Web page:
Tax-free spinoffs have long been one of the most efficient tax methods to separate two “active businesses” that are owned by a single corporate group. Issued in the 1950s, Revenue Rulings 57-464 and 57-492 required that each business generate income to qualify as an “active business.” This interpretation has made it difficult for businesses operating in modern research-intensive industries, such as pharmaceuticals and biotechnology, to satisfy the “active business” requirement during their research and development phase before they generate income.

Recently, on March 21, 2019, the IRS issued Revenue Ruling 2019-9 suspending Revenue Rulings 57-464 and 57-492 pending a completion of an IRS study to determine whether a business can qualify as an “active business” while entrepreneurial activities take place with the purpose of earning income in the future before any income is collected. Taxpayers are awaiting definitive guidance with cautious optimism that the parameters of tax-free spinoffs may be expanded in the future for the benefit of research-intensive industries.

Making good on their promise to conduct a study of the importance of income in active businesses, the IRS issued a detailed information request this month in support of its pending study. The information request confirmed that the Treasury Department and the IRS have given serious consideration to the types of business operations that might be candidates for active business status in the absence of sustained income. As the IRS notes, Treasury regulations provide that an active business “ordinarily must include the collection of income.” Historically the government has required the active business to continuously collect income for at least five years, with occasional exceptions for extraordinary circumstances such as economic factors, seasonality of the business, or natural disasters outside the control of the company. As entrepreneurial ventures increasingly obtain third-party funding to extend their research and development (R&D) cycles and so retain their non-income producing status longer, the government has begun to refocus on the necessity of income.

The government appears to be sketching the contours of an exception to the income requirement, based on the type of information being requested. More specifically, the IRS is preliminarily focused on four buckets of information:

First, the IRS asks whether only certain industries (or segments of industries) have unusually long R&D cycles and whether any non-R&D based entrepreneurial businesses have a long ramp-up to income collection. With respect to all non-income producing businesses, the IRS asks for detail as to how ventures in those industries are customarily formed and operated, e.g., whether it is possible to predict the length of the pre-income cycle, what level and scope of activities are required to complete each stage of the cycle, whether the cycle is dependent upon regulatory approval(s), and finally, whether it is possible to collect income in advance of product sales, based on the achievement of regulatory milestones or otherwise.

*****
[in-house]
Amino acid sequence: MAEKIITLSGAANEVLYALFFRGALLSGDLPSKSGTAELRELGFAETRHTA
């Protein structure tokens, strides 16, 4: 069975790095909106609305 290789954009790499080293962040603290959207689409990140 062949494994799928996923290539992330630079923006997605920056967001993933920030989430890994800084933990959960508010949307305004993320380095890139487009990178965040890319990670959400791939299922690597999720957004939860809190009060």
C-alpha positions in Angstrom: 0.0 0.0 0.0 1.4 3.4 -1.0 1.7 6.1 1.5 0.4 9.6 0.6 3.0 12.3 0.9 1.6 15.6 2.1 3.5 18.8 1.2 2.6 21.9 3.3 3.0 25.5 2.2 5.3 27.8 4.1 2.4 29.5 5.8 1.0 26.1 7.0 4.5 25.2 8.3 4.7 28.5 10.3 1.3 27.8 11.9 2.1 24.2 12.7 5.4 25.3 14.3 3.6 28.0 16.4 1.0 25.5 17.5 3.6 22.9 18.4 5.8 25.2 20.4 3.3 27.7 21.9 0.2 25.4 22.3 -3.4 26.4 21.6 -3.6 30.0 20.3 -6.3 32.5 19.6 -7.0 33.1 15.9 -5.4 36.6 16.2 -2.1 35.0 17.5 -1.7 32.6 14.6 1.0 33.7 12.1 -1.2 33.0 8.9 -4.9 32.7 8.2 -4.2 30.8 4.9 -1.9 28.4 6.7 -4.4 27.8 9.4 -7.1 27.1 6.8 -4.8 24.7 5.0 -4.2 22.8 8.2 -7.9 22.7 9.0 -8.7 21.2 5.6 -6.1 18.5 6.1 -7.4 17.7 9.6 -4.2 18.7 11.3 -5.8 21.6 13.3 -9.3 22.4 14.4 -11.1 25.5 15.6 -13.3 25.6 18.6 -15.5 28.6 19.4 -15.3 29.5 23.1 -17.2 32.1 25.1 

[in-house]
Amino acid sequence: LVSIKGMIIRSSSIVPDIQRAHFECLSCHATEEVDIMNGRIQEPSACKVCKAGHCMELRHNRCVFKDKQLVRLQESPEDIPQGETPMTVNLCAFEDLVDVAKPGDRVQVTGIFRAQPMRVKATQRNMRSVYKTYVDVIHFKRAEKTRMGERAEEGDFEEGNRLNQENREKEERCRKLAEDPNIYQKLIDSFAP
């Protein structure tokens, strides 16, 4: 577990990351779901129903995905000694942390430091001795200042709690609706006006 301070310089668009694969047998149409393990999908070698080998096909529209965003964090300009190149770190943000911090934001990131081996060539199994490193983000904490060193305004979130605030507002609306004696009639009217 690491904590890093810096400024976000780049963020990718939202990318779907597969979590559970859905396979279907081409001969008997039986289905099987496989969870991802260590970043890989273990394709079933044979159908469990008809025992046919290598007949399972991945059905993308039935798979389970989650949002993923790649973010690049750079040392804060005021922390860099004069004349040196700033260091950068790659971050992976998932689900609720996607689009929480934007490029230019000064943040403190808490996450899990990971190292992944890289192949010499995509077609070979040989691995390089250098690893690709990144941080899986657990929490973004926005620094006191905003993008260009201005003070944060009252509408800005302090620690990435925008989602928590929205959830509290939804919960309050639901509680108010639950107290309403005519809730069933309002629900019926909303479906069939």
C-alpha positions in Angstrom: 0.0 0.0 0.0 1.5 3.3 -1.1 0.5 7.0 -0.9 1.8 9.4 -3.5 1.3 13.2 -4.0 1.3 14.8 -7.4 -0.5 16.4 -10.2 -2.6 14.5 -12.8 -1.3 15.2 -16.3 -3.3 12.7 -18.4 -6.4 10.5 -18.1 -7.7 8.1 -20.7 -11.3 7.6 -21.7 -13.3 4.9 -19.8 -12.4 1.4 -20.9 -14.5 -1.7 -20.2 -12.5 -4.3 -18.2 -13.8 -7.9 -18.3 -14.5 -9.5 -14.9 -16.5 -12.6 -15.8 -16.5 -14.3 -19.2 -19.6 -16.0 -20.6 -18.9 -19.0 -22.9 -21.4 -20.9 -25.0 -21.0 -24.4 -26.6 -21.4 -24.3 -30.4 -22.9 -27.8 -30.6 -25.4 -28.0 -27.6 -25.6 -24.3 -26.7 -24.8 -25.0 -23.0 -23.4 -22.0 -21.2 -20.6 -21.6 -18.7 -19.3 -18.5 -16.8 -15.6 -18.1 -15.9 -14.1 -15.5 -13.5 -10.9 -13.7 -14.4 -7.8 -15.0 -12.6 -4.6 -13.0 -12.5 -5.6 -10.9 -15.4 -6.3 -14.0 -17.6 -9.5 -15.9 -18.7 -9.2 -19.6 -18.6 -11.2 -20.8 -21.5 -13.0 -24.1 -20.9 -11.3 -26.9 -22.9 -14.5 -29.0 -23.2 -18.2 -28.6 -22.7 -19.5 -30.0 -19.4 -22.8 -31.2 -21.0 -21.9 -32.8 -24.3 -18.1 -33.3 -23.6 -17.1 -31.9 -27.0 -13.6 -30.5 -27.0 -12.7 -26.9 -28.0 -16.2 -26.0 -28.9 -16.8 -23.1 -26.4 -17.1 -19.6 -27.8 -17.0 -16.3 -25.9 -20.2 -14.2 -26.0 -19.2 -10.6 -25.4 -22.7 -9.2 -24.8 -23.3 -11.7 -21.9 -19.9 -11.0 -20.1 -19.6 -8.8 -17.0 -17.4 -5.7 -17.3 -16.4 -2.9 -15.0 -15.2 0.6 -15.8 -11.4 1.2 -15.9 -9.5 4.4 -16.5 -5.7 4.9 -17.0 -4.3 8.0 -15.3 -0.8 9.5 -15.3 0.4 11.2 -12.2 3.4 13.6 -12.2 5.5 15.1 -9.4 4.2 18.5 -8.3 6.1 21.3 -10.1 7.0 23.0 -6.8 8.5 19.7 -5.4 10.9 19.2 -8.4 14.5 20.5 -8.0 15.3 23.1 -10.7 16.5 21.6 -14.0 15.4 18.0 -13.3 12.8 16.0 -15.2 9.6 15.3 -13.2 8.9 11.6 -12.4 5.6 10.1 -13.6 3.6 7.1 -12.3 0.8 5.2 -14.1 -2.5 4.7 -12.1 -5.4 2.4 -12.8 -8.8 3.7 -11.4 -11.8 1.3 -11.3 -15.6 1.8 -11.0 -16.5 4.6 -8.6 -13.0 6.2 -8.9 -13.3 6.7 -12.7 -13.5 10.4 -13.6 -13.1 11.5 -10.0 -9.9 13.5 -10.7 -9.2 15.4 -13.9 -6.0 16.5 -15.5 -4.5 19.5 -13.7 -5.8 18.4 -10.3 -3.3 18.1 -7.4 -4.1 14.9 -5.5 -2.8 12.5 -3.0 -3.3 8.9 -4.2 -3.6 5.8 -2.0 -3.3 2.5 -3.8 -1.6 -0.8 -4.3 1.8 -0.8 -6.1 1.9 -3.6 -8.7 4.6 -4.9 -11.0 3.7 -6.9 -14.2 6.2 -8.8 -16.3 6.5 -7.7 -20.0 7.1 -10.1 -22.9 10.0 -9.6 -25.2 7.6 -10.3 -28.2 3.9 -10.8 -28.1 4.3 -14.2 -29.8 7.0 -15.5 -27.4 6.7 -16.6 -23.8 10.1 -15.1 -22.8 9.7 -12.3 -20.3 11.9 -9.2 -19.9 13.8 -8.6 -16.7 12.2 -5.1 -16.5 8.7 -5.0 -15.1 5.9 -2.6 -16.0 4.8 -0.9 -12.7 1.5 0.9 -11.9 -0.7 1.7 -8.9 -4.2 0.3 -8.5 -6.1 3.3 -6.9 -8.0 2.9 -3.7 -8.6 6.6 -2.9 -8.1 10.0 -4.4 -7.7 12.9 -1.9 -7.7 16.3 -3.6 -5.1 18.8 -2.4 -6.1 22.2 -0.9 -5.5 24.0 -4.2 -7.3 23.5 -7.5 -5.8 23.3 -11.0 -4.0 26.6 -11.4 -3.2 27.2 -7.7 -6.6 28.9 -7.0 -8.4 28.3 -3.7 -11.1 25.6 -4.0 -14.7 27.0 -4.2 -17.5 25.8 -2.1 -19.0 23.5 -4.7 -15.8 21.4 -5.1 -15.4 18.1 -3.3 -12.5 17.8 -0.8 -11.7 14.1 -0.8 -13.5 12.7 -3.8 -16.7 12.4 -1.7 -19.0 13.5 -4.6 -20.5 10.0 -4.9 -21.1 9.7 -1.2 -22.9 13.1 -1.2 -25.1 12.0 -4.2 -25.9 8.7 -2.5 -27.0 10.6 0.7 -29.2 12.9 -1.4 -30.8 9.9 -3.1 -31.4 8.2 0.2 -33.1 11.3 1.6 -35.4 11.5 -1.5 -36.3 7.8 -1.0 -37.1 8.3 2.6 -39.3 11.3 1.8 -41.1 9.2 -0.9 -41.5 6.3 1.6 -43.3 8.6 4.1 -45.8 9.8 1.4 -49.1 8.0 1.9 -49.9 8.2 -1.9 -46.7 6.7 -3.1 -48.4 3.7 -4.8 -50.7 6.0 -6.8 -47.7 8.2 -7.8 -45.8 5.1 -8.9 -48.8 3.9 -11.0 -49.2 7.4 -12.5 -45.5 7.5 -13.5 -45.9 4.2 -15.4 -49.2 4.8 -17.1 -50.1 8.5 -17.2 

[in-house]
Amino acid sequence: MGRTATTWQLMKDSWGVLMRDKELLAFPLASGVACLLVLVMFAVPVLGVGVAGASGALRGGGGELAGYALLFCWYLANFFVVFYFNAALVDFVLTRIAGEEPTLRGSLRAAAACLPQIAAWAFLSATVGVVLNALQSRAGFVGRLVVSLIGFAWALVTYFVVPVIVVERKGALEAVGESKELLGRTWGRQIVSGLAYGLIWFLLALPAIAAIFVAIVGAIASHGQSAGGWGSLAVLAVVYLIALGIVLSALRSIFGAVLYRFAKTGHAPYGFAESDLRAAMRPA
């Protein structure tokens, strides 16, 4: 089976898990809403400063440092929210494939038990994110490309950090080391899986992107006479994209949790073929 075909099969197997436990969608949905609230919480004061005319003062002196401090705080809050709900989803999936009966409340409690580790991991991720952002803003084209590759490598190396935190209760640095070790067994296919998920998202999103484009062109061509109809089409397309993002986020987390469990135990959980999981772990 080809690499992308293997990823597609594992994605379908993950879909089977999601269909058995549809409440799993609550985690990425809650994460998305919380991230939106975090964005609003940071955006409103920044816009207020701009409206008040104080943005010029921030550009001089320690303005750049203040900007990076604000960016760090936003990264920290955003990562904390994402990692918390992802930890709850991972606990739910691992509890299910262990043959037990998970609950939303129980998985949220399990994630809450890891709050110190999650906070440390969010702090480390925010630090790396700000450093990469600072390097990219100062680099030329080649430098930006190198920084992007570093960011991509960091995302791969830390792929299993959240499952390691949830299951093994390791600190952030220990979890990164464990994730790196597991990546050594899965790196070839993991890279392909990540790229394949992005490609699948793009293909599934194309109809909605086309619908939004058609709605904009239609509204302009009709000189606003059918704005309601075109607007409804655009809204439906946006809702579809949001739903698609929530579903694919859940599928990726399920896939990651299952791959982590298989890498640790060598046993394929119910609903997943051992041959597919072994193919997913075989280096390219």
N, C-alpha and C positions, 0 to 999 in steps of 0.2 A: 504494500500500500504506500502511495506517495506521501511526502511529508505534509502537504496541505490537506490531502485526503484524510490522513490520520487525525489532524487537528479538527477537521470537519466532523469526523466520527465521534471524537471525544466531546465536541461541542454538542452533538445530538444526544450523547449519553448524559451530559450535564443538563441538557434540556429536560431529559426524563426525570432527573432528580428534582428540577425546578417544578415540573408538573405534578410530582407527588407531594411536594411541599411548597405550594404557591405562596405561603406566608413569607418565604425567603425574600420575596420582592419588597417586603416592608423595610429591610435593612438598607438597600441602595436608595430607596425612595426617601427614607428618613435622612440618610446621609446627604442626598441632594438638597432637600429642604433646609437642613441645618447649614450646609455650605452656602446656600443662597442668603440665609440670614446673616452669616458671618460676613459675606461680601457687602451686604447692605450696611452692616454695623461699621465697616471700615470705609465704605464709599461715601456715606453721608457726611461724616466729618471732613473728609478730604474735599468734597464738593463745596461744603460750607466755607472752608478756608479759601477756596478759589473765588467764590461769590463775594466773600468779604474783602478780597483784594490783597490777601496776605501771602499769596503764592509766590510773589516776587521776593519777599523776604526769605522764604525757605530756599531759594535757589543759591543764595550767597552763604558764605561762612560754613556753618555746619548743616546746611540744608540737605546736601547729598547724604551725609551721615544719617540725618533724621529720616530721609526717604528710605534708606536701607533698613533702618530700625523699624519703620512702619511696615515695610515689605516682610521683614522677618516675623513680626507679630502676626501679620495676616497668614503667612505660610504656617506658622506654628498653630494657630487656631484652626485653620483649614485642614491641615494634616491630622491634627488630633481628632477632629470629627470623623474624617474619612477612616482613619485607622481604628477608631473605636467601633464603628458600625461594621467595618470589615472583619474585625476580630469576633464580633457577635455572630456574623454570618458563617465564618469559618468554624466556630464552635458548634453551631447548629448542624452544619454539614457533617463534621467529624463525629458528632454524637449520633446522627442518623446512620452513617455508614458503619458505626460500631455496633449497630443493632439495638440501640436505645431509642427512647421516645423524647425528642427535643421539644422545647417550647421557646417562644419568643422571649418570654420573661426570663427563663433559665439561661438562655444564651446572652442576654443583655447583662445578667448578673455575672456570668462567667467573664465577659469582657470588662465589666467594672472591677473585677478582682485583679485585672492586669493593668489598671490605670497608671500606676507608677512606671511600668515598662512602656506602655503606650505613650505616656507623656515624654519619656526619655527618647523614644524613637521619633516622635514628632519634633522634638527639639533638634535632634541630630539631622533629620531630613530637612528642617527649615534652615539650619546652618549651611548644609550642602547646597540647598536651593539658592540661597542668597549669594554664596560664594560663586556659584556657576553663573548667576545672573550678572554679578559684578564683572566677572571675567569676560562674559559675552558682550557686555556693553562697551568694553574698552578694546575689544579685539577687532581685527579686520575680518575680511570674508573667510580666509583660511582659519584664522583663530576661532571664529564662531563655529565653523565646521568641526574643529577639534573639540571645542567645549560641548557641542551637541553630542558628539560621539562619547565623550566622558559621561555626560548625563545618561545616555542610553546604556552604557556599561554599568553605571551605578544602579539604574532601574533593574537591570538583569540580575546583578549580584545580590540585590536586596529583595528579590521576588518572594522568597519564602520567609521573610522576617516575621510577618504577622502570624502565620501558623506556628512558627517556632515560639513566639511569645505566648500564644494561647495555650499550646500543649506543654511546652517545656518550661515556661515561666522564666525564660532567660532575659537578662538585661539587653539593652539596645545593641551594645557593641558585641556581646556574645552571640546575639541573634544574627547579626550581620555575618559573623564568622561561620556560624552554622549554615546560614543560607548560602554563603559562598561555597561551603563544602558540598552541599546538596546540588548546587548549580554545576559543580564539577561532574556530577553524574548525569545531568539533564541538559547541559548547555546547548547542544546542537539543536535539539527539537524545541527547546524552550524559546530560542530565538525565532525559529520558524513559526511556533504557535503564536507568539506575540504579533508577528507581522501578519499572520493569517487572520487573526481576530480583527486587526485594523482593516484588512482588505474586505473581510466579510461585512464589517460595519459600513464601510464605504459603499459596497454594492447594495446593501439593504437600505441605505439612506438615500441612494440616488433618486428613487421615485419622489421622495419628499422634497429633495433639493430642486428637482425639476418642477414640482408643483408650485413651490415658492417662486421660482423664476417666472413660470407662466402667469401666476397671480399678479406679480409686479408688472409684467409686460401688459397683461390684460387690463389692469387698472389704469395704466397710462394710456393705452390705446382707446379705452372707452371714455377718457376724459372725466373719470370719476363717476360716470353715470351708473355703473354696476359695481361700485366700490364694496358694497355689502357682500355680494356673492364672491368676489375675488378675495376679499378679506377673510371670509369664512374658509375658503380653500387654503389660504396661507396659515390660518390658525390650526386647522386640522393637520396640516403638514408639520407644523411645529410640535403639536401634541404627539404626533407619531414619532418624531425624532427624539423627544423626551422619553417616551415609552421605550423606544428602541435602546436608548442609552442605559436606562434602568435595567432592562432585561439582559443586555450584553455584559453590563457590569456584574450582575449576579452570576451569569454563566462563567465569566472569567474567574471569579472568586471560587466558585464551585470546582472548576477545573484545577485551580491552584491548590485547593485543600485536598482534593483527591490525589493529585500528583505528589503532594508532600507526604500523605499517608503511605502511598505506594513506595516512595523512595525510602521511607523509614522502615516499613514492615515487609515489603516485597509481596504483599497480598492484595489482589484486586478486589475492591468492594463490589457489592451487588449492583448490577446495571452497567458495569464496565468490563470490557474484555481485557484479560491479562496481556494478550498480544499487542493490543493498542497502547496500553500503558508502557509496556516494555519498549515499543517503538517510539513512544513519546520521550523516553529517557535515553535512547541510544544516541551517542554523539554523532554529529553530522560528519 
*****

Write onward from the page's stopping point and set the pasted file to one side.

Second, the IRS seeks to understand the extent of the ventures’ actual operational and managerial activities and whether those activities are performed by direct employees or outsourced to independent contractors. The IRS is requesting information regarding the proportion of direct and outsourced activities and, even more specifically, the number of people, hours worked, and amounts paid with respect to direct and outsourced activities.

Third, the IRS is collecting information as to how the early stage expenses are funded and by whom, e.g., by grants, third-party debt, or third-party equity raises. The IRS is also interested in the likelihood that the pre-income activities of either company could be interrupted or terminated due to insufficient capital or other reasons and whether there is a point in the R&D cycle that a go-forward decision is likely to be made. In addition, the IRS seeks to understand the situations in which an R&D venture might benefit from separating its various activities.

Fourth, the IRS asks how likely it is that either the distributing or distributed company would provide services to, or have continuing business relationships with, the other company after the distribution. This request for information indicates that the IRS is also considering whether a lack of income would signal an inability to satisfy other requirements for a spinoff. This concern may arise because each company involved in a distribution must be able to operate independently in order for the distribution to qualify as tax-free; this requirement could pose an additional challenge, for example, to an R&D company that has minimal back-office capacity and might lack the funding to build that capacity after a distribution.

Taken together, these questions indicate that the IRS may be willing to rule that some non-income producing businesses constitute active businesses. A good candidate for a ruling would be a business that is managed and operated by at least some of its own employees, has reached a point in its development cycle and secured sufficient third-party funding to give the IRS comfort that the company is likely to reach the end of its R&D cycle, and has the ability to operate as a standalone business after the distribution.